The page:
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pages = "257--264",
journal = "Nephrology Dialysis Transplantation",
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Mafham, MM, Staplin, ND, Emberson, JR, Haynes, R, Herrington, W, Reith, C, Wanner, C, Walker, R, Cass, A, Levin, A, Fellstrom, B, Jiang, L, Holdaas, H, Kasiske, B, Wheeler, DC, Landray, MJ & Baigent, C 2018, 'Prognostic utility of estimated albumin excretion rate in chronic kidney disease: results from the Study of Heart and Renal Protection', Nephrology Dialysis Transplantation, vol. 33, no. 2, pp. 257-264. https://doi.org/10.1093/ndt/gfw396

Prognostic utility of estimated albumin excretion rate in chronic kidney disease : results from the Study of Heart and Renal Protection. / Mafham, Marion M ; Staplin, Natalie D; Emberson, Jonathan R ; Haynes, Richard; Herrington, William; Reith, Christina; Wanner, Christoph; Walker, Robert; Cass, Alan; Levin, Adeera; Fellstrom, Bengt ; Jiang, Lixin; Holdaas, Hallvard; Kasiske, Bertram; Wheeler, David C.; Landray, Martin J. ; Baigent, Colin.

In: Nephrology Dialysis Transplantation, Vol. 33, No. 2, 01.02.2018, p. 257-264.

Research output: Contribution to journalArticleResearchpeer-review

TY - JOUR

T1 - Prognostic utility of estimated albumin excretion rate in chronic kidney disease

T2 - results from the Study of Heart and Renal Protection

AU - Mafham, Marion M

AU - Staplin, Natalie D

AU - Emberson, Jonathan R

AU - Haynes, Richard

AU - Herrington, William

AU - Reith, Christina

AU - Wanner, Christoph

AU - Walker, Robert

AU - Cass, Alan

AU - Levin, Adeera

AU - Fellstrom, Bengt

AU - Jiang, Lixin

AU - Holdaas, Hallvard

AU - Kasiske, Bertram

AU - Wheeler, David C.

AU - Landray, Martin J.

AU - Baigent, Colin

PY - 2018/2/1

Y1 - 2018/2/1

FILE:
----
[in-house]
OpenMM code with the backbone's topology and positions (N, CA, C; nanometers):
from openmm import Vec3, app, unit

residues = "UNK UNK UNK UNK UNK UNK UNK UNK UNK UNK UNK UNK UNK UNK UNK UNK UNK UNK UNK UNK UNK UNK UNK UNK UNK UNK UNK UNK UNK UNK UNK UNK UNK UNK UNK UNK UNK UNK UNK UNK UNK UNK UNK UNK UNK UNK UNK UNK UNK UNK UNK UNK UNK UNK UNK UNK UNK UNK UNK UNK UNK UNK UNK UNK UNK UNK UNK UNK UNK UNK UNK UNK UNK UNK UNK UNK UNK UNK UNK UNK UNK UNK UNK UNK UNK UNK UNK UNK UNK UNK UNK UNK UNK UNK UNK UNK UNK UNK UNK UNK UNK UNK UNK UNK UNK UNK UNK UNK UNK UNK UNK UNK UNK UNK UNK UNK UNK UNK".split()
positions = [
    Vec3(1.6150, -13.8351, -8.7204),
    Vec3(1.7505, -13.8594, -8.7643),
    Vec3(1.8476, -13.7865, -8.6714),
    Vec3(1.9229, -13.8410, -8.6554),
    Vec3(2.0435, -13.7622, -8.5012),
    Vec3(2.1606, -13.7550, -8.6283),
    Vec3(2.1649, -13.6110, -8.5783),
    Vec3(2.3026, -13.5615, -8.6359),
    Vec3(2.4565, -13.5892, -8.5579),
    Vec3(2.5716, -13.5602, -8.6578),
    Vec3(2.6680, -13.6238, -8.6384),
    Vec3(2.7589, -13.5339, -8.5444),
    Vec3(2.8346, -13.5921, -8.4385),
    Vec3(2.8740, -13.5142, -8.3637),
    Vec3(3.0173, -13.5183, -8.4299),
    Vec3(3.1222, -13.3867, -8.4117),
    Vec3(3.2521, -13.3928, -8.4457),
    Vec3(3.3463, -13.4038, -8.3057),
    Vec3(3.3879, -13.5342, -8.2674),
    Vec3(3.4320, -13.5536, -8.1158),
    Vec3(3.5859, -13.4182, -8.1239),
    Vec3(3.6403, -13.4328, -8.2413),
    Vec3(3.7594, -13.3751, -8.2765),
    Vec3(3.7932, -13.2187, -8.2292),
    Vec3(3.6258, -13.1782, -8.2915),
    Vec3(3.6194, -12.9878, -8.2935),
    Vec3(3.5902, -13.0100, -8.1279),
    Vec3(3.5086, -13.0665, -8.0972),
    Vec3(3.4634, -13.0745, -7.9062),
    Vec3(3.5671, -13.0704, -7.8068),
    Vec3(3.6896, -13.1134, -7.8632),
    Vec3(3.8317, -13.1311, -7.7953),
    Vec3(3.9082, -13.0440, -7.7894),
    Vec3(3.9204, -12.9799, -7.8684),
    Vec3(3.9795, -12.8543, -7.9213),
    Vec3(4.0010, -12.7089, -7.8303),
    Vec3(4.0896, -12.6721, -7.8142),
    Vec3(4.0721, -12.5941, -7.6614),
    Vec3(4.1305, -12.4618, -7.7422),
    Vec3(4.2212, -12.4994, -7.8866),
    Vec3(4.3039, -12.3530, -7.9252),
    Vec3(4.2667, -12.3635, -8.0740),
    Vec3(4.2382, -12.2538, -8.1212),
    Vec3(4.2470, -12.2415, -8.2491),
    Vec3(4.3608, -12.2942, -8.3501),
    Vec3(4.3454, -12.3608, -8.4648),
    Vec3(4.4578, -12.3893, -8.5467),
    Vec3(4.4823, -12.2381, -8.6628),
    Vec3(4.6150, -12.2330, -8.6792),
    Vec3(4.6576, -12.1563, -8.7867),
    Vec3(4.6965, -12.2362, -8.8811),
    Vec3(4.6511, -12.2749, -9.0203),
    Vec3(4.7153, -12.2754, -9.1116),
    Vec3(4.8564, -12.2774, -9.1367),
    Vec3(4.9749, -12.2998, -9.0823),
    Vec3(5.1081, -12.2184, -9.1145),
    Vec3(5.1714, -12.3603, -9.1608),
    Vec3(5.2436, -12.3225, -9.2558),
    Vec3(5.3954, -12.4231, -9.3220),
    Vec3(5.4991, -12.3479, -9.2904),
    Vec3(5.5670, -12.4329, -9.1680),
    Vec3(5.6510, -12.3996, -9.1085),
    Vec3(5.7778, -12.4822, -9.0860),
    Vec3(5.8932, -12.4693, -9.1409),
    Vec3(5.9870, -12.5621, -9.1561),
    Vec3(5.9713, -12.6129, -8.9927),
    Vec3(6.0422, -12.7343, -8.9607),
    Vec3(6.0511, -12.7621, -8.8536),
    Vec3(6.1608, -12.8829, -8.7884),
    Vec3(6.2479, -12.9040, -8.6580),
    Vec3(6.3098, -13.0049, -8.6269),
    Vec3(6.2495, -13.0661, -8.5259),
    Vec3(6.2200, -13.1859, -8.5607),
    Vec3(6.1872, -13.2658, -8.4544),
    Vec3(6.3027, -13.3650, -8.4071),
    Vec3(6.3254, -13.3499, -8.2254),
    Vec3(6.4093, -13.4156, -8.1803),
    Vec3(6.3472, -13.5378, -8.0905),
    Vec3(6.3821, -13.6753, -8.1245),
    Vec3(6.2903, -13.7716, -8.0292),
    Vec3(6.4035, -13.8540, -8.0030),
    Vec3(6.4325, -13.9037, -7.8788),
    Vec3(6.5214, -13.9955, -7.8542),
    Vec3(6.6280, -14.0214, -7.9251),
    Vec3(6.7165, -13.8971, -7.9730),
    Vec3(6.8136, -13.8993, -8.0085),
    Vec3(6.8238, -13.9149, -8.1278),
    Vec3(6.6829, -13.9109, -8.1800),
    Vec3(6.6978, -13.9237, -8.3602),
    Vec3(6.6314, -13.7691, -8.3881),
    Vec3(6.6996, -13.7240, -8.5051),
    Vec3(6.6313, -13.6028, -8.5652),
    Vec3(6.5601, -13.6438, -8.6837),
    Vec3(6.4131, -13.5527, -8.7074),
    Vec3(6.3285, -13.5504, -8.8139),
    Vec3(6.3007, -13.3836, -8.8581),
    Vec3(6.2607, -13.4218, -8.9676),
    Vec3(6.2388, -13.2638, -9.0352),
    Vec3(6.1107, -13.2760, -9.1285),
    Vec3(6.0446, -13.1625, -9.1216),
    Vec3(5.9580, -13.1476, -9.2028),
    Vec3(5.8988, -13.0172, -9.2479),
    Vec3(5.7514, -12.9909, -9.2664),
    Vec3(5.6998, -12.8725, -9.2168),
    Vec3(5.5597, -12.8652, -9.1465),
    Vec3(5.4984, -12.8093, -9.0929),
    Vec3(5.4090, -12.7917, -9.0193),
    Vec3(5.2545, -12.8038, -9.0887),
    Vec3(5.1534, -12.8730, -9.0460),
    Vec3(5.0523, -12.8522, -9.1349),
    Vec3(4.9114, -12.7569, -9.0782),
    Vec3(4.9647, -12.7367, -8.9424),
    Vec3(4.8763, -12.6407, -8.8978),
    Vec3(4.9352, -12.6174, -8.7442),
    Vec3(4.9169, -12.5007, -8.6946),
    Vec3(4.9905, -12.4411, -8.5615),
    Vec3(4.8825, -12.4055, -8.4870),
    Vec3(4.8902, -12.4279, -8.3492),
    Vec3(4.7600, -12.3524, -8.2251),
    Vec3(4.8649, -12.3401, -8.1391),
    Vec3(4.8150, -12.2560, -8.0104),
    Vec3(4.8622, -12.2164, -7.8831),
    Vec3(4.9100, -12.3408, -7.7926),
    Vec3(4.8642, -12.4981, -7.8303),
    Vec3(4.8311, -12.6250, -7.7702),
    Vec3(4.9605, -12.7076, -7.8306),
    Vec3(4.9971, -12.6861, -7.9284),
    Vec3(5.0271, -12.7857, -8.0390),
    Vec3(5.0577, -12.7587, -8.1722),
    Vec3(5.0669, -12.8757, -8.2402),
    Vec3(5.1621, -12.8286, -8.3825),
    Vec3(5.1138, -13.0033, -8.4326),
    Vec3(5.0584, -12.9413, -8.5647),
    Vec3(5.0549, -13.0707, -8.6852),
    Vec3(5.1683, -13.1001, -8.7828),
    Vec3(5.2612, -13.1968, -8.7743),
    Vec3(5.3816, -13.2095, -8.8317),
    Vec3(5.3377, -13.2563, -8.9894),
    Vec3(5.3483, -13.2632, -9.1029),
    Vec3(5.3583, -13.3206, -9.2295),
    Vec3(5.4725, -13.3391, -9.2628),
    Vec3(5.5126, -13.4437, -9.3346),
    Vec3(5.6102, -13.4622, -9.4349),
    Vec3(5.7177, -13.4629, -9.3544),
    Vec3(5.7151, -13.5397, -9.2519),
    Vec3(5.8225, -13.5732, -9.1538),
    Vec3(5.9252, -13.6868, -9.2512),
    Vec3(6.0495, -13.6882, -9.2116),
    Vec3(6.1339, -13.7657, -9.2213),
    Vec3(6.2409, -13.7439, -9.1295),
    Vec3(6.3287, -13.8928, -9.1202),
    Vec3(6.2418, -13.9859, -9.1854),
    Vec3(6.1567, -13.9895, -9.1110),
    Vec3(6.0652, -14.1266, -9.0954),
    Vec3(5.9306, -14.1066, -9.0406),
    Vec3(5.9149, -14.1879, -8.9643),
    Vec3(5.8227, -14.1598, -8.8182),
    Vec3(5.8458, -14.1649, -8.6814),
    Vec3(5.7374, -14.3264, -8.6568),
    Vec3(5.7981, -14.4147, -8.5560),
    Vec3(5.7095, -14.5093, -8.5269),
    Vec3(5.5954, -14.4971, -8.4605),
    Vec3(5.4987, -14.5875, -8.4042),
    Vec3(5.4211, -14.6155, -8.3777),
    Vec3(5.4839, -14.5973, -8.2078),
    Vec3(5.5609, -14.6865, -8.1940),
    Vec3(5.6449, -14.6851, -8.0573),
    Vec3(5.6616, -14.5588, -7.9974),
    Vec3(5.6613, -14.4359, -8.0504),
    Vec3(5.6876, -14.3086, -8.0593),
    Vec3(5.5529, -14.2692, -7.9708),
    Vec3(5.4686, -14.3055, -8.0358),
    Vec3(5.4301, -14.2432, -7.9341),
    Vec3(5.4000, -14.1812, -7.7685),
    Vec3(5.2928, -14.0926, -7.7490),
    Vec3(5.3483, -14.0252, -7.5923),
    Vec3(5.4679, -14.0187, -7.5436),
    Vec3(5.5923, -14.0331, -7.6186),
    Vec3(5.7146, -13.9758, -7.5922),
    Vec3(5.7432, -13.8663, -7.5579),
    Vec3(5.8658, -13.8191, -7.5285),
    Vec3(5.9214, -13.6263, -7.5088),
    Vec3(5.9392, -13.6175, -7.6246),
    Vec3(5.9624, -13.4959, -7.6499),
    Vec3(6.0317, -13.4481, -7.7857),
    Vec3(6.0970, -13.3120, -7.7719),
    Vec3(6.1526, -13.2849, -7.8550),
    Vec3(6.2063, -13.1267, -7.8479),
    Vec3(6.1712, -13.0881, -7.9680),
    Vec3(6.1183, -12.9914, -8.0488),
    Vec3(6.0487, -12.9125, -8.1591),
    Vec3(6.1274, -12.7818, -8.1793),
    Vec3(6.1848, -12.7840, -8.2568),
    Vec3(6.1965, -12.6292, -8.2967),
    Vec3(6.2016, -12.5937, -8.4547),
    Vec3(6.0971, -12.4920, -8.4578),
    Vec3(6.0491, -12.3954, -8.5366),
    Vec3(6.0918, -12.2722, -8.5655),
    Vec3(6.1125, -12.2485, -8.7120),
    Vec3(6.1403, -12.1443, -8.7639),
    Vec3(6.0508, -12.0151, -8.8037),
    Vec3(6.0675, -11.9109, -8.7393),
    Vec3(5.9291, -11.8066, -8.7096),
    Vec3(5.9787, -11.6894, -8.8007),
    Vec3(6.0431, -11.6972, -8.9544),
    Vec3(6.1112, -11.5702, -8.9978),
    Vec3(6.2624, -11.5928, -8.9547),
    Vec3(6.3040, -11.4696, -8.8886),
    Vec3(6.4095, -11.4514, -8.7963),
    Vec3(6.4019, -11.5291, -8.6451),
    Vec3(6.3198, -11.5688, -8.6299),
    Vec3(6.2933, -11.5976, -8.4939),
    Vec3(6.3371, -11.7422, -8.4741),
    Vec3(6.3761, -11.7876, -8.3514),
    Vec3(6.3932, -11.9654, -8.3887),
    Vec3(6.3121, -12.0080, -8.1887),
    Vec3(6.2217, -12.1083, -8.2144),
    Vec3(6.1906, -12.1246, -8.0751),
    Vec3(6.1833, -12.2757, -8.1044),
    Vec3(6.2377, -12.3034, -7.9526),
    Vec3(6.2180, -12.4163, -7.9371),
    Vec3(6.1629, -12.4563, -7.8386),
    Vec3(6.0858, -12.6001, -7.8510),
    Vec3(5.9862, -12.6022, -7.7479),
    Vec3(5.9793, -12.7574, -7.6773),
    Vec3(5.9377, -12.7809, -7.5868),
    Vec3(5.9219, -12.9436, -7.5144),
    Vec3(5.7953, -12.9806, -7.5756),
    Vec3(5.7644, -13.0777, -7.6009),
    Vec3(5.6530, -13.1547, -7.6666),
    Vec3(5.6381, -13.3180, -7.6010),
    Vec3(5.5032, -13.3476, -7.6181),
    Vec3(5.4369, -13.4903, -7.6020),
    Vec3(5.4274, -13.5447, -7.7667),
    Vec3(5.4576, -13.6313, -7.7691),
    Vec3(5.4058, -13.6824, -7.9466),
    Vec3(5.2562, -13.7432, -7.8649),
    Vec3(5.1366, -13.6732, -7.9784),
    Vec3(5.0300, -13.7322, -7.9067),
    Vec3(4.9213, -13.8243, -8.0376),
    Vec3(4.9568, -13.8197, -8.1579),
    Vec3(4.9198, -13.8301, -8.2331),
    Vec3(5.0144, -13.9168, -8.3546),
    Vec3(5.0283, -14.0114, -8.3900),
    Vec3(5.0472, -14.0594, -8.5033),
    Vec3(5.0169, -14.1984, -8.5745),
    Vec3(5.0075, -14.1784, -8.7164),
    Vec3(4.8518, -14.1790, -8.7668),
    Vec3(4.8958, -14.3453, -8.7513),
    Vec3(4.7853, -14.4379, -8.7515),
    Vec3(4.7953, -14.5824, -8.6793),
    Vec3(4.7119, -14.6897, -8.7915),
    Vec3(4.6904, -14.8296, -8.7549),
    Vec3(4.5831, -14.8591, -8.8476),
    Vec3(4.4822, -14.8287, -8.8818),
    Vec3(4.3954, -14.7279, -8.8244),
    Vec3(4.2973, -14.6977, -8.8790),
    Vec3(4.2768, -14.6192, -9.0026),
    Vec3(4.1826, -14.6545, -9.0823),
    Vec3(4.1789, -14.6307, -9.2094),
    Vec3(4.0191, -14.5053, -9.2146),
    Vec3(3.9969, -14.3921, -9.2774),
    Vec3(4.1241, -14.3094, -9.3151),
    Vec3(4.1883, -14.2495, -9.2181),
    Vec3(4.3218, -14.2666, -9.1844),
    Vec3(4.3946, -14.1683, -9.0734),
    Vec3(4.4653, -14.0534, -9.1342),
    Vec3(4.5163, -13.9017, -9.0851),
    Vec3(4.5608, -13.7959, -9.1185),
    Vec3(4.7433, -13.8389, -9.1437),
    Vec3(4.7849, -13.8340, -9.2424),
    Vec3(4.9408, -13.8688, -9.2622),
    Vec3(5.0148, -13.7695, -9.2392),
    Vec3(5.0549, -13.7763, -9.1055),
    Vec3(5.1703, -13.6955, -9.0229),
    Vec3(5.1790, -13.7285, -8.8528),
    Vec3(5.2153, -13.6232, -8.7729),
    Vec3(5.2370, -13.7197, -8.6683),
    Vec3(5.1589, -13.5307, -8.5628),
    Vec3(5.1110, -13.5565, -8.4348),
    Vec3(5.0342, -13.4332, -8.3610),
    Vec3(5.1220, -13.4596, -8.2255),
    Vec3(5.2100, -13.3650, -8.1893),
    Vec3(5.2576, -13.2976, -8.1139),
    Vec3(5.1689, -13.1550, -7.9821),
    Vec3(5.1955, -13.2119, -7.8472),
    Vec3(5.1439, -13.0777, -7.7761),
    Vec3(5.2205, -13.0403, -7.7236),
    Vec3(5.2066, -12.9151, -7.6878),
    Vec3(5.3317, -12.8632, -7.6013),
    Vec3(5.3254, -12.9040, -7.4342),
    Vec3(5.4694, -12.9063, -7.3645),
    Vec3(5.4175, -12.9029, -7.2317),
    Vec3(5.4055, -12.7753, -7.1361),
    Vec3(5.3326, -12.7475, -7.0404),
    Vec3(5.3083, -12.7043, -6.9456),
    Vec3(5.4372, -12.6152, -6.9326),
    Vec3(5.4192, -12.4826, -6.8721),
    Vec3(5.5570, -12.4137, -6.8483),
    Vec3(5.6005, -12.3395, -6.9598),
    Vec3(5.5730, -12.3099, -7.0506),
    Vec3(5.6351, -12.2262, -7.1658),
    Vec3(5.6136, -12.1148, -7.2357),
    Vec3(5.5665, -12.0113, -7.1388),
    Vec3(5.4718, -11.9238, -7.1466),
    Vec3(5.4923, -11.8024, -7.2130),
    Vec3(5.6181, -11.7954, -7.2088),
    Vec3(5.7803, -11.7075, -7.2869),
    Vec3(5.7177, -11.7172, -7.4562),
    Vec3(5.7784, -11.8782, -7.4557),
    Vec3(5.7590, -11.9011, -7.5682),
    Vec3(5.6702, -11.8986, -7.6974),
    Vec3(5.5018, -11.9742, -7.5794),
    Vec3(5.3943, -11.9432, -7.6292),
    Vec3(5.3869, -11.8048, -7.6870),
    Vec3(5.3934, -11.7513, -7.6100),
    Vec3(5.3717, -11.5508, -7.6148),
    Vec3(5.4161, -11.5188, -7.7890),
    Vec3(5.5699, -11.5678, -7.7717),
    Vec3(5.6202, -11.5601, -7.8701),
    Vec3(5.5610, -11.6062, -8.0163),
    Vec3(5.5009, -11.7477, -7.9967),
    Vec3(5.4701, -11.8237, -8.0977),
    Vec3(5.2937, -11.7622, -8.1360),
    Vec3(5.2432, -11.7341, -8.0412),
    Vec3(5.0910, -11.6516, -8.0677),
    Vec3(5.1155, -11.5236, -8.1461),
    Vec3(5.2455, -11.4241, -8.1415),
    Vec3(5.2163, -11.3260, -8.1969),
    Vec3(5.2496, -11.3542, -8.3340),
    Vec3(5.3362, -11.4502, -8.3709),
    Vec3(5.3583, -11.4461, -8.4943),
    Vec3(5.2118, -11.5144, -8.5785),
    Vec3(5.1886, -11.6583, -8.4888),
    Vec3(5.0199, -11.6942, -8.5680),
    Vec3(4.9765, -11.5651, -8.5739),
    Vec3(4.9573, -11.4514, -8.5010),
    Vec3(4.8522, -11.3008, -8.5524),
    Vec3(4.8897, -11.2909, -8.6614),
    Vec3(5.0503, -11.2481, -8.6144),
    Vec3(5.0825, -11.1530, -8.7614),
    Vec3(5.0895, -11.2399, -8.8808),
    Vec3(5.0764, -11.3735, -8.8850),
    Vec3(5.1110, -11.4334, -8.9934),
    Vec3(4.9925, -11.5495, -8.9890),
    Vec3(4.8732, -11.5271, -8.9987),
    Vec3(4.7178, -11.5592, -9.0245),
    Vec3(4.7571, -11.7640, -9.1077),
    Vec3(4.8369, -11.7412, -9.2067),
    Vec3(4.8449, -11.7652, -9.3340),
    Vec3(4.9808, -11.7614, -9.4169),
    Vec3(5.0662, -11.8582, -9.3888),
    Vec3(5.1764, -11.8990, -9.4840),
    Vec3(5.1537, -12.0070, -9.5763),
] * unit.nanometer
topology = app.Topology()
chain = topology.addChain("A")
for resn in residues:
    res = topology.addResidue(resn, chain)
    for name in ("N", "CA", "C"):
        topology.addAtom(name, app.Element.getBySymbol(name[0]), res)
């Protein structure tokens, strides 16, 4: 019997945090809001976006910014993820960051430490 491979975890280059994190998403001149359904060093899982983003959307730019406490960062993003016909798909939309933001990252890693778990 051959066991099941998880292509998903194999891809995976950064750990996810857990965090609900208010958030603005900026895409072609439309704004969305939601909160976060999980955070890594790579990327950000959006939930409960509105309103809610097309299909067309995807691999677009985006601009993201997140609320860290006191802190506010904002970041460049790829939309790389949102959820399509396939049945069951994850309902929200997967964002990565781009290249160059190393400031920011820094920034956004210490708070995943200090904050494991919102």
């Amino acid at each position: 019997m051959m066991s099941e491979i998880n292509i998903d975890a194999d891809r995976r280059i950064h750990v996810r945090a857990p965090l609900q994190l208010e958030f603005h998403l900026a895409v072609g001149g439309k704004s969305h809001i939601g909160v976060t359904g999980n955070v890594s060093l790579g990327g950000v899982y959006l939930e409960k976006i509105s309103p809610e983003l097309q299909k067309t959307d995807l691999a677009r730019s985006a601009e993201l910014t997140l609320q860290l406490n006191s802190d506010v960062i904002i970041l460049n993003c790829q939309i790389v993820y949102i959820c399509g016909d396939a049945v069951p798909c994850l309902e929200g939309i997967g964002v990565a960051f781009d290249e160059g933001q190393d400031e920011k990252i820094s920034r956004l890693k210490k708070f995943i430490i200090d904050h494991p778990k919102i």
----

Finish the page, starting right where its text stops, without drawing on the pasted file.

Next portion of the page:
N2 - BACKGROUND: Estimated albumin excretion rate (eAER) provides a better estimate of 24-h albuminuria than albumin:creatinine ratio (ACR). However, whether eAER is superior to ACR in predicting end-stage renal disease (ESRD), vascular events (VEs) or death is uncertain.METHODS: The prognostic utility of ACR and eAER (estimated from ACR, sex, age and race) to predict mortality, ESRD and VEs was compared using Cox proportional hazards regression among 5552 participants with chronic kidney disease in the Study of Heart and Renal Protection, who were not on dialysis at baseline.RESULTS: During a median follow-up of 4.8 years, 1959 participants developed ESRD, 1204 had a VE and 1130 died (641 from a non-vascular, 369 from a vascular and 120 from an unknown cause). After adjustment for age, sex and eGFR, both ACR and eAER were strongly and similarly associated with ESRD risk. The average relative risk (RR) per 10-fold higher level was 2.70 (95% confidence interval 2.45-2.98) for ACR and 2.67 (2.43-2.94) for eAER. Neither ACR nor eAER provided any additional prognostic information for ESRD risk over and above the other. For VEs, there were modest positive associations between both ACR and eAER and risk [adjusted RR per 10-fold higher level 1.37 (1.22-1.53) for ACR and 1.36 (1.22-1.52) for eAER]. Again, neither measure added prognostic information over and above the other. Similar results were observed when ACR and eAER were related to vascular mortality [RR per 10-fold higher level: 1.64 (1.33-2.03) and 1.62 (1.32-2.00), respectively] or to non-vascular mortality [1.53 (1.31-1.79) and 1.50 (1.29-1.76), respectively].CONCLUSIONS: In this study, eAER did not improve risk prediction of ESRD, VEs or mortality.